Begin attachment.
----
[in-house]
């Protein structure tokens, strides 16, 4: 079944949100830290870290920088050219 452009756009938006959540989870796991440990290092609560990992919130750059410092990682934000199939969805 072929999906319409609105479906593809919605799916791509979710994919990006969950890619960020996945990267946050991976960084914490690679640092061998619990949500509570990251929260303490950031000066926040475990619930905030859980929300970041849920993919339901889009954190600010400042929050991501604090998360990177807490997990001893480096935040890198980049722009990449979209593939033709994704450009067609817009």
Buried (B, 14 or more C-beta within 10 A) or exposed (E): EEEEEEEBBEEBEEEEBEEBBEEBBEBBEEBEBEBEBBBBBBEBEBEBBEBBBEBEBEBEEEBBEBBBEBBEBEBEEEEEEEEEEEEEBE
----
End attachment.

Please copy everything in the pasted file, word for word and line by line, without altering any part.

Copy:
[in-house]
């Protein structure tokens, strides 16, 4: 079944949100830290870290920088050219 452009756009938006959540989870796991440990290092609560990992919130750059410092990682934000199939969805 072929999906319409609105479906593809919605799916791509979710994919990006969950890619960020996945990267946050991976960084914490690679640092061998619990949500509570990251929260303490950031000066926040475990619930905030859980929300970041849920993919339901889009954190600010400042929050991501604090998360990177807490997990001893480096935040890198980049722009990449979209593939033709994704450009067609817009």
Buried (B, 14 or more C-beta within 10 A) or exposed (E): EEEEEEEBBEEBEEEEBEEBBEEBBEBBEEBEBEBEBBBBBBEBEBEBBEBBBEBEBEBEEEBBEBBBEBBEBEBEEEEEEEEEEEEEBE